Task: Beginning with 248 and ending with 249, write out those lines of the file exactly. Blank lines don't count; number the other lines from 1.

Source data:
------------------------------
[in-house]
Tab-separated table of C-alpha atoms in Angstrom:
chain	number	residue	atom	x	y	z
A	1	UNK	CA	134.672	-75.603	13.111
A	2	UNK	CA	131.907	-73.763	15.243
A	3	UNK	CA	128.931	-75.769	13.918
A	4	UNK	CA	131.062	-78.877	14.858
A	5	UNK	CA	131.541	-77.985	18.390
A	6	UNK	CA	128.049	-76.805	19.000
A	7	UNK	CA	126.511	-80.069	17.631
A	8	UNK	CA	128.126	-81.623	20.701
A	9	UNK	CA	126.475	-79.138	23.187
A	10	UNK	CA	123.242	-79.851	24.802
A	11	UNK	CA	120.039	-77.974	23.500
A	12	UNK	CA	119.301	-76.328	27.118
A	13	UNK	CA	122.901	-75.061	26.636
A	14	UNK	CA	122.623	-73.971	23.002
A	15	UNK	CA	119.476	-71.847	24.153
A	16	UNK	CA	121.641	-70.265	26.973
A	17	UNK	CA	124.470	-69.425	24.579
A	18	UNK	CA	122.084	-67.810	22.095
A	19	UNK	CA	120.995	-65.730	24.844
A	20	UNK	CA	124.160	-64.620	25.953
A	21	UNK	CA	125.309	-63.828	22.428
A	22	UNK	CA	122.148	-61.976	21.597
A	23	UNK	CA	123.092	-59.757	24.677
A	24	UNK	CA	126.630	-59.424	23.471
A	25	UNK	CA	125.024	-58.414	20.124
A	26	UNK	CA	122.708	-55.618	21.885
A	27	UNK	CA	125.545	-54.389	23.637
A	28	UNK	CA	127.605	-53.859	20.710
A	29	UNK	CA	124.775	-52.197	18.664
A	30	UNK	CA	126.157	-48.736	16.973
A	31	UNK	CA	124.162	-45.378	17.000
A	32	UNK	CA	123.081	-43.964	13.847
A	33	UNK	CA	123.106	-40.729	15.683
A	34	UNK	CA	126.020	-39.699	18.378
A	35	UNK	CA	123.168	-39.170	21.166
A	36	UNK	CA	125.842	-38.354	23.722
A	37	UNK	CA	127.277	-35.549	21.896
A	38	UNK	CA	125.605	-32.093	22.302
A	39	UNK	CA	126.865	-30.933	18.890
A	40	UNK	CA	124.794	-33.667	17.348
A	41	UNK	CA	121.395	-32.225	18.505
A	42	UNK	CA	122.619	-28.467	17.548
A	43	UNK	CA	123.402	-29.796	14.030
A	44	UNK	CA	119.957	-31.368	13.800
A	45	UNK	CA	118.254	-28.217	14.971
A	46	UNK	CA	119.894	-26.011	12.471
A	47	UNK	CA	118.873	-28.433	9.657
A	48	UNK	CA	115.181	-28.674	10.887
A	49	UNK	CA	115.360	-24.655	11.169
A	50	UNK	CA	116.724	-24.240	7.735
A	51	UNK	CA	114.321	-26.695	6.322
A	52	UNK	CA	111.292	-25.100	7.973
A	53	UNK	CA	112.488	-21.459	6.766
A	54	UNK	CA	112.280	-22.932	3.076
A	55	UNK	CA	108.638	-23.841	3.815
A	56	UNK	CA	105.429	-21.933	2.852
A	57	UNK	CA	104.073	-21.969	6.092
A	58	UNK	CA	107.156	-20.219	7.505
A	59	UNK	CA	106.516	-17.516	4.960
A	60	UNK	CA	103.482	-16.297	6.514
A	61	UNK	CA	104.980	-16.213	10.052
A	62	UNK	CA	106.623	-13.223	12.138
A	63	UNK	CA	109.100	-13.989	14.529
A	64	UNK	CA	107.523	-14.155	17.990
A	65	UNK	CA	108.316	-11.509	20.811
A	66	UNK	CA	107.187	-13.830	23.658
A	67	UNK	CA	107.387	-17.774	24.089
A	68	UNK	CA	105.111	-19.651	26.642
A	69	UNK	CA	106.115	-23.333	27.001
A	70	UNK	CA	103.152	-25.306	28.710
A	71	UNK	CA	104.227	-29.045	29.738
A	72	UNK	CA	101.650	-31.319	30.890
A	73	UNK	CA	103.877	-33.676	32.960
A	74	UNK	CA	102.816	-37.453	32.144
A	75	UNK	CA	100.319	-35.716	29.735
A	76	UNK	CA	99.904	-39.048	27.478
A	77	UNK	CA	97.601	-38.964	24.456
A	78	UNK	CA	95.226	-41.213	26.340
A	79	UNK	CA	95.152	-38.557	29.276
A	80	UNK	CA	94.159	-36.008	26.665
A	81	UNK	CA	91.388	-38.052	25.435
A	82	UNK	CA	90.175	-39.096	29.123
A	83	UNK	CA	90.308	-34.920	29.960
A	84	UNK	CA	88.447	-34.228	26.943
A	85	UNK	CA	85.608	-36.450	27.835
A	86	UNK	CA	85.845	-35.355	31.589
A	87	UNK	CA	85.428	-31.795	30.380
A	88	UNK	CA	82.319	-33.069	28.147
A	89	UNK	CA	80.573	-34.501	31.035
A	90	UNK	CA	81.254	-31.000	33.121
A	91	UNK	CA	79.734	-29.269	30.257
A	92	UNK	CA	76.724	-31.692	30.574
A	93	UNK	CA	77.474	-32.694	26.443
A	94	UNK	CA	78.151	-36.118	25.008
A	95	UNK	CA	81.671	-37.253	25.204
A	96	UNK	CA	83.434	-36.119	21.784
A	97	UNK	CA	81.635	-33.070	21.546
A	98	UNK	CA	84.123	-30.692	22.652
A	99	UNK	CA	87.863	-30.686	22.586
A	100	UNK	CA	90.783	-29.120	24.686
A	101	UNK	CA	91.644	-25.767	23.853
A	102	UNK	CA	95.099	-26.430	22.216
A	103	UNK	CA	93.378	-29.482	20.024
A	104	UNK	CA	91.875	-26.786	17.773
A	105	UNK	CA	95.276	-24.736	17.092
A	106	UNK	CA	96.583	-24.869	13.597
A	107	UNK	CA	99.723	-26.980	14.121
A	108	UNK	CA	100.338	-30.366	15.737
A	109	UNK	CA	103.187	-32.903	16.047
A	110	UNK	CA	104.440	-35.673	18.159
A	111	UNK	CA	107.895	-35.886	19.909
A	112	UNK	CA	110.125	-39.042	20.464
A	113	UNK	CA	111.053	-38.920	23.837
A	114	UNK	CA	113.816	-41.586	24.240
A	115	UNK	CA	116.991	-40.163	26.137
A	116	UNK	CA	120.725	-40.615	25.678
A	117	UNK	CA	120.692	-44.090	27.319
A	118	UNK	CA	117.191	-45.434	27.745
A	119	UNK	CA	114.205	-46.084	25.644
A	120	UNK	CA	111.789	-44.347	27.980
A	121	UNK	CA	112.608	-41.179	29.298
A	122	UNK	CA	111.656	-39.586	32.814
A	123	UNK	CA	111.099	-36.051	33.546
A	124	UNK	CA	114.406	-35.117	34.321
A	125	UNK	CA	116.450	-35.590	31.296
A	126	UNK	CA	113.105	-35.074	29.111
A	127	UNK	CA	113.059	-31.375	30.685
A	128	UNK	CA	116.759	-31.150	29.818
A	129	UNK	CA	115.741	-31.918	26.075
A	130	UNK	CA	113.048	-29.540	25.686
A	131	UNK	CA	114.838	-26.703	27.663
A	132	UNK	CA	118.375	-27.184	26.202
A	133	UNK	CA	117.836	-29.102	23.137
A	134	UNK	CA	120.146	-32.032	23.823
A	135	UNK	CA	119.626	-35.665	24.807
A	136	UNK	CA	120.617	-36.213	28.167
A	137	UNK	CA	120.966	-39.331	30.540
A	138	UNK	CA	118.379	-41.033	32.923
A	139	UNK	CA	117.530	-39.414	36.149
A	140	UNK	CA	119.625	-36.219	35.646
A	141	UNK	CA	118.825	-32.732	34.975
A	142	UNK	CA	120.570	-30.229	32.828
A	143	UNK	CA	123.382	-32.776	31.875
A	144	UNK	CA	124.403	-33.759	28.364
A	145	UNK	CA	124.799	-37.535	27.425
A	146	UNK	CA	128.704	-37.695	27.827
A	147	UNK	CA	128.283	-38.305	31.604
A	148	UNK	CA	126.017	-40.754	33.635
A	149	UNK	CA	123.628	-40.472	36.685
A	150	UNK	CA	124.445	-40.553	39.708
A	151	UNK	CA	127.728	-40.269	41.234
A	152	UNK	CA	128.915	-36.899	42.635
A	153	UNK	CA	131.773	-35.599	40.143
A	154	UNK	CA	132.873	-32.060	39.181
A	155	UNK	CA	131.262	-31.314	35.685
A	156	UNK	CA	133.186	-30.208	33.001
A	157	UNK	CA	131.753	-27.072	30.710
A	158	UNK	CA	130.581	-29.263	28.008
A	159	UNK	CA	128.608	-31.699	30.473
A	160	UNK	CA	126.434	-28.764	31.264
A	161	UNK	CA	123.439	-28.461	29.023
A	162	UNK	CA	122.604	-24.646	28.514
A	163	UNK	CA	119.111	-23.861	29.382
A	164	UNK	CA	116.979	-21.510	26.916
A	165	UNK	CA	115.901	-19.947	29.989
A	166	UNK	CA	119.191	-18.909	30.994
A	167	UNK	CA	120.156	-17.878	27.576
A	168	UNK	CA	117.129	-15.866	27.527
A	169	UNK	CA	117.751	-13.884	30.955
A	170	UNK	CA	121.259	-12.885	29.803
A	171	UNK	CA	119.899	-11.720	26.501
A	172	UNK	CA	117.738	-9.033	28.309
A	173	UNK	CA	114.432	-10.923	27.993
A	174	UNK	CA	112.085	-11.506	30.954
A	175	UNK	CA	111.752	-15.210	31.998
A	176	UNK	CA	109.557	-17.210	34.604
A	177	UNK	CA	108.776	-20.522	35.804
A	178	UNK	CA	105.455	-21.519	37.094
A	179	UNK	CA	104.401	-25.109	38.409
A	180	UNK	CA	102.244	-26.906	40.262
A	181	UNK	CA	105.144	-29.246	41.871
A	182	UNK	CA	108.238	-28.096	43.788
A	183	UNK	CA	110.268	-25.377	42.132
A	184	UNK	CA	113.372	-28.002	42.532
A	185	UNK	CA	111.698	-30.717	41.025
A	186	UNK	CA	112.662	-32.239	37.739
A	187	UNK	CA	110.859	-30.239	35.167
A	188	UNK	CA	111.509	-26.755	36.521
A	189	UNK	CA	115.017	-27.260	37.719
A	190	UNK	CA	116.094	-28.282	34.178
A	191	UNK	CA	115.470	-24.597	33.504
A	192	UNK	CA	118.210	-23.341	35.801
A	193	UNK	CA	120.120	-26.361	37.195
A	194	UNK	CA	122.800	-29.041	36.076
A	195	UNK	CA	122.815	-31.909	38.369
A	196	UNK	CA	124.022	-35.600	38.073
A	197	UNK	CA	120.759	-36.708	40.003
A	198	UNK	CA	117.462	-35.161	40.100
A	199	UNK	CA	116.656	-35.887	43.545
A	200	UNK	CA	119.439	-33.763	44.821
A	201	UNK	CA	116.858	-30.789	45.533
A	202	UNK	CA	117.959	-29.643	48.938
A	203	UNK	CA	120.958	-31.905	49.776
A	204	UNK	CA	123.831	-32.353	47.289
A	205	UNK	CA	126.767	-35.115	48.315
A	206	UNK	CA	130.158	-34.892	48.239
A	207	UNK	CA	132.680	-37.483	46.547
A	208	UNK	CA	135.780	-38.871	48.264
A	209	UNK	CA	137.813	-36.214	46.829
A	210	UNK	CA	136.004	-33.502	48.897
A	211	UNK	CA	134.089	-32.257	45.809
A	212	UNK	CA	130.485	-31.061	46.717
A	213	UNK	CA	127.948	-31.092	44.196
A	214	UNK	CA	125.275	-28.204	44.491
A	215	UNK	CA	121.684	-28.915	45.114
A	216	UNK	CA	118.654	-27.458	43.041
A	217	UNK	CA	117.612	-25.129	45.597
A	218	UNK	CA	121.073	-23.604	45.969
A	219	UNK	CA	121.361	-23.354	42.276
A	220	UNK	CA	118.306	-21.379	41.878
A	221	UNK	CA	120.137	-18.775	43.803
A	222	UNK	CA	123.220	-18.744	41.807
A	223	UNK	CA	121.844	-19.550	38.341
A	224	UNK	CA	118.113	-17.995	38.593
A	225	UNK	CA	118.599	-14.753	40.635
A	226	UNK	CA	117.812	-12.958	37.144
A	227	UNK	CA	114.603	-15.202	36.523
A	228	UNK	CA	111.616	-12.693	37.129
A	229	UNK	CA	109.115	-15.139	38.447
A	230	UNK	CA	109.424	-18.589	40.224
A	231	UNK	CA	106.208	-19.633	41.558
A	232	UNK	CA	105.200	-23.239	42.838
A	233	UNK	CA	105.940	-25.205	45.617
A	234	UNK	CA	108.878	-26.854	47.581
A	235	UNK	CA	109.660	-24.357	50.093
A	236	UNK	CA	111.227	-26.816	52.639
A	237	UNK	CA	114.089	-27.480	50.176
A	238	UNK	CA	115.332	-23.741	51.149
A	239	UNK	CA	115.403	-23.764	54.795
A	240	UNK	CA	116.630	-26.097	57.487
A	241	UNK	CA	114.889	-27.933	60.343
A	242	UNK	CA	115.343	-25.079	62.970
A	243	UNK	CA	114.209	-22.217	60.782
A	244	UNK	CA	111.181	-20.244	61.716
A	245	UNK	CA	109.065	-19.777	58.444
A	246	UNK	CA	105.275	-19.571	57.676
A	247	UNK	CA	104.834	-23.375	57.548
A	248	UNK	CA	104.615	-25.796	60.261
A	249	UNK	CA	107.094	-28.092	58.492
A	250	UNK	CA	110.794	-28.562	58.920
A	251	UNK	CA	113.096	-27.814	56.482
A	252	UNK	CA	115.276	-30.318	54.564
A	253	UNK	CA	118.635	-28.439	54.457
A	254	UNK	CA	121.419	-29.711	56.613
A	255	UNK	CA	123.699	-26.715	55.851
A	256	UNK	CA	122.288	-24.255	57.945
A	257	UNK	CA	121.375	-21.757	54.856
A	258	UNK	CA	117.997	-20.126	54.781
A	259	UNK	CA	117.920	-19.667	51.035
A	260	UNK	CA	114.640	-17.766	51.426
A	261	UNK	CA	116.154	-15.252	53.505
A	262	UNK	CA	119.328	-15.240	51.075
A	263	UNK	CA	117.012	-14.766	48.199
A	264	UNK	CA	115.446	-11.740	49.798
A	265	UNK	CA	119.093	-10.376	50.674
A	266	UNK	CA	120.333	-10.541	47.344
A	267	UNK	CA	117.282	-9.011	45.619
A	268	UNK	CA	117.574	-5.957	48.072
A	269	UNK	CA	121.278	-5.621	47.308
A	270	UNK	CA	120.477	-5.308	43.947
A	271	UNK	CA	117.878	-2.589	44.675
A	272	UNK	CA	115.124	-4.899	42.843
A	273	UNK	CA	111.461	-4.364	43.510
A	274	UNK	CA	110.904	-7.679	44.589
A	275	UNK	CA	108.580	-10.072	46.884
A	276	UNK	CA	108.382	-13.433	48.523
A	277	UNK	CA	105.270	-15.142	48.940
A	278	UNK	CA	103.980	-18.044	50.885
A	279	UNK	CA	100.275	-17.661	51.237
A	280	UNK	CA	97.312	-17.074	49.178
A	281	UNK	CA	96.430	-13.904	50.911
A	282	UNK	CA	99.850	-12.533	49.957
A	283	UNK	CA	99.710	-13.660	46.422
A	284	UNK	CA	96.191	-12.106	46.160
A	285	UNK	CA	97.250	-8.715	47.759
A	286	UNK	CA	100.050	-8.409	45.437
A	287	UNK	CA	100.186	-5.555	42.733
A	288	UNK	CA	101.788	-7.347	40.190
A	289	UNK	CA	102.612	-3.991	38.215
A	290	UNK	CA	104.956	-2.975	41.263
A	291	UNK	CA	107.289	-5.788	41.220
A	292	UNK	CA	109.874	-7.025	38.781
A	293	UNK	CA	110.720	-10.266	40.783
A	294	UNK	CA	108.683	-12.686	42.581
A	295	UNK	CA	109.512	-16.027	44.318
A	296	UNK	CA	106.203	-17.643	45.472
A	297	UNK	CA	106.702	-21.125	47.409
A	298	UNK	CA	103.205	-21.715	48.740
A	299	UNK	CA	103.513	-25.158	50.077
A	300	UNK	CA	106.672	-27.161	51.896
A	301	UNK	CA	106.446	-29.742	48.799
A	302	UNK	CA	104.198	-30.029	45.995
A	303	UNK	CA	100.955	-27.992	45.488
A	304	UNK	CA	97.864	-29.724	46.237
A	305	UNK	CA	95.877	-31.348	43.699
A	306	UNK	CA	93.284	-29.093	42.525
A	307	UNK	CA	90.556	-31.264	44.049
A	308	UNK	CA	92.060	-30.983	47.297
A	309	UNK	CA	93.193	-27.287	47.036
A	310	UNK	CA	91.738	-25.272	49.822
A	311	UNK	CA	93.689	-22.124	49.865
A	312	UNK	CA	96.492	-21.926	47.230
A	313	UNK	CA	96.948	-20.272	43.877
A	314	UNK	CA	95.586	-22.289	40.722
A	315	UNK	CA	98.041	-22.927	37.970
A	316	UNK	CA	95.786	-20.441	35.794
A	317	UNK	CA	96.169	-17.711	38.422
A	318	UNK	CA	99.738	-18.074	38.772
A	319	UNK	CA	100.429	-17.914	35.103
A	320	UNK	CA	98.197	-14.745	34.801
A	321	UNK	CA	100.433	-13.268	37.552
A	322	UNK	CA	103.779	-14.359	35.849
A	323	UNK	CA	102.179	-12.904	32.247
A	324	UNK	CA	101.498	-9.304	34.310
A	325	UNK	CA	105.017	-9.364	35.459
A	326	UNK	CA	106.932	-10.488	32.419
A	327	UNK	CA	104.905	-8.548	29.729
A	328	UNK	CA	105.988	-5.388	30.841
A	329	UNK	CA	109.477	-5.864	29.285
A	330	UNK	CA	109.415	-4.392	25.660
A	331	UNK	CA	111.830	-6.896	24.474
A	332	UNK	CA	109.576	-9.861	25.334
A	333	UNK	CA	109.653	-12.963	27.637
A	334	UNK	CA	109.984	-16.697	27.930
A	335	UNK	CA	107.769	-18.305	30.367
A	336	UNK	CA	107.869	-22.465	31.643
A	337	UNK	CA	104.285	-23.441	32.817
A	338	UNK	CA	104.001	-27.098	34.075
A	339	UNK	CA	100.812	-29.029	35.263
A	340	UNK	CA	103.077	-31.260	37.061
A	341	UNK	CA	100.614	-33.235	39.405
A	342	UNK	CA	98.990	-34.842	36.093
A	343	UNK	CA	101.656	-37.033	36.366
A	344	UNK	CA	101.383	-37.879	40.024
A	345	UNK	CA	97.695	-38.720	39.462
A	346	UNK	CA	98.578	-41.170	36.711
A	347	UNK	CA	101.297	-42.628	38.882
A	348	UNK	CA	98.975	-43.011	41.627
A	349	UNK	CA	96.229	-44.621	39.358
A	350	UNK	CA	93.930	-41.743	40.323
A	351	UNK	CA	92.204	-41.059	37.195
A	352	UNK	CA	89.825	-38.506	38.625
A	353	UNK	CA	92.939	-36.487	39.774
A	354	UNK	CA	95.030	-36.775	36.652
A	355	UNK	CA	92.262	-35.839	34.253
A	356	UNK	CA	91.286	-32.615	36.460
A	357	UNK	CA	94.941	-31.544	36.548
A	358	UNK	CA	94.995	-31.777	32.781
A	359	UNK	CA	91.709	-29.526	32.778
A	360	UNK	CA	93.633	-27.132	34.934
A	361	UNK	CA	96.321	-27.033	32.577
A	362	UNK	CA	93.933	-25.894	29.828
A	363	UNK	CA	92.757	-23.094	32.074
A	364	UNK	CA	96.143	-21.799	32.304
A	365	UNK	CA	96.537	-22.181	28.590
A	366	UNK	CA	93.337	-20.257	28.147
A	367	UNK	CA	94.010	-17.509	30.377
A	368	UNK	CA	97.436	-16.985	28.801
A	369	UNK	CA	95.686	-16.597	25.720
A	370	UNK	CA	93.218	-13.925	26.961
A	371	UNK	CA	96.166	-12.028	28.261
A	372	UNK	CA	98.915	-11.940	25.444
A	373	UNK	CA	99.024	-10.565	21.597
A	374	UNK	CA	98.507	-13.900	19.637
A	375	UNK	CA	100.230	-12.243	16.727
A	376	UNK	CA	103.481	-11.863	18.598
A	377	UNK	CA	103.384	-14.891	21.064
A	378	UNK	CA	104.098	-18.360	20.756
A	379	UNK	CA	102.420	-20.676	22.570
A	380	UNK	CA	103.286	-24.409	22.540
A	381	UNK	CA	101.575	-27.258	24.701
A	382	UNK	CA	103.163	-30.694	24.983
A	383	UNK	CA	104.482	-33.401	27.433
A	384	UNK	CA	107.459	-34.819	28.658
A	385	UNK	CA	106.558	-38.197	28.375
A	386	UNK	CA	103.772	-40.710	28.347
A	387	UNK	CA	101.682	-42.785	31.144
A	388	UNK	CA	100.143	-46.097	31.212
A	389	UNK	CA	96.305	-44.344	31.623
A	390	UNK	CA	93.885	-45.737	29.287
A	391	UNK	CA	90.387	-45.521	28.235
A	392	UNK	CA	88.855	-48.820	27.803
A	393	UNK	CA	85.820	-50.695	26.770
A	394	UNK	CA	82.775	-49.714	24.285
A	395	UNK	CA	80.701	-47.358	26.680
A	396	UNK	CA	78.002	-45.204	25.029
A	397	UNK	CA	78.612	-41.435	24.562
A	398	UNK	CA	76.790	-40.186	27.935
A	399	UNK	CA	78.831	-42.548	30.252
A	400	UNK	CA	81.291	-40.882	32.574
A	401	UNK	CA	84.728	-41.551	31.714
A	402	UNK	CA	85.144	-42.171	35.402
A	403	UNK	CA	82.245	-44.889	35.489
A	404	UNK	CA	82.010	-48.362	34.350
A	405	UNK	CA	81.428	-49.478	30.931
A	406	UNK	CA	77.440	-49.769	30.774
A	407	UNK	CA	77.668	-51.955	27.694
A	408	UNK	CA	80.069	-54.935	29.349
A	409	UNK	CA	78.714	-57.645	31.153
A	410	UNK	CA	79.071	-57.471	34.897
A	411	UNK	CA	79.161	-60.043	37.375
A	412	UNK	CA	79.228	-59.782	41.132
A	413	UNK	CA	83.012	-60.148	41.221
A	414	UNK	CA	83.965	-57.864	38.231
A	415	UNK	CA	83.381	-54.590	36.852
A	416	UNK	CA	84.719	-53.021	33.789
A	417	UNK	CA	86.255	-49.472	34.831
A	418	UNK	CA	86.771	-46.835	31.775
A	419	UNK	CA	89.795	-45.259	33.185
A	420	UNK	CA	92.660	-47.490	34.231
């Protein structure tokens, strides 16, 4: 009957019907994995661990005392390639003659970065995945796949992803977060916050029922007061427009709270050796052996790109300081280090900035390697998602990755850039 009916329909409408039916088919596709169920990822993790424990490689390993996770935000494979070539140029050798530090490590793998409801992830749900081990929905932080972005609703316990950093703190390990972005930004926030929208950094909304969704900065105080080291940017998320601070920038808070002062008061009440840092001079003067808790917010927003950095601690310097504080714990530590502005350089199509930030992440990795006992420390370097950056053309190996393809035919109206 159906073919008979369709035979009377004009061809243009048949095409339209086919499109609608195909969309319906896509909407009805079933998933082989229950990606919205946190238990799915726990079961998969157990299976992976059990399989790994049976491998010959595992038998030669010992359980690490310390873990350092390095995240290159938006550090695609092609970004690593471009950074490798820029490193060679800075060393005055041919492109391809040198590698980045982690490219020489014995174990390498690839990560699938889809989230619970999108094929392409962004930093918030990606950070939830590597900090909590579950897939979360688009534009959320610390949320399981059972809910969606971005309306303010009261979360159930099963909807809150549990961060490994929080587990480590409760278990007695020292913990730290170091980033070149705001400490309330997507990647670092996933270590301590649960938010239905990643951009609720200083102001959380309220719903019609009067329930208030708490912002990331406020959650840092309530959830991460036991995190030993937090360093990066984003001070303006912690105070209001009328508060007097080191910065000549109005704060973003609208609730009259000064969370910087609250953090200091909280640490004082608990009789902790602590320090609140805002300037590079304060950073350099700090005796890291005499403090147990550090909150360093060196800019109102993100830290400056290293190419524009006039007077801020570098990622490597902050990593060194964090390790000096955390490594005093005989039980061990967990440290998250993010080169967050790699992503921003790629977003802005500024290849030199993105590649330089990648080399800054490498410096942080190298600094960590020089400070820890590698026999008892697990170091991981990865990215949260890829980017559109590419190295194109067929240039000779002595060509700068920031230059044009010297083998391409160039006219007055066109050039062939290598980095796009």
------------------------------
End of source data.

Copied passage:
A	245	UNK	CA	109.065	-19.777	58.444
A	246	UNK	CA	105.275	-19.571	57.676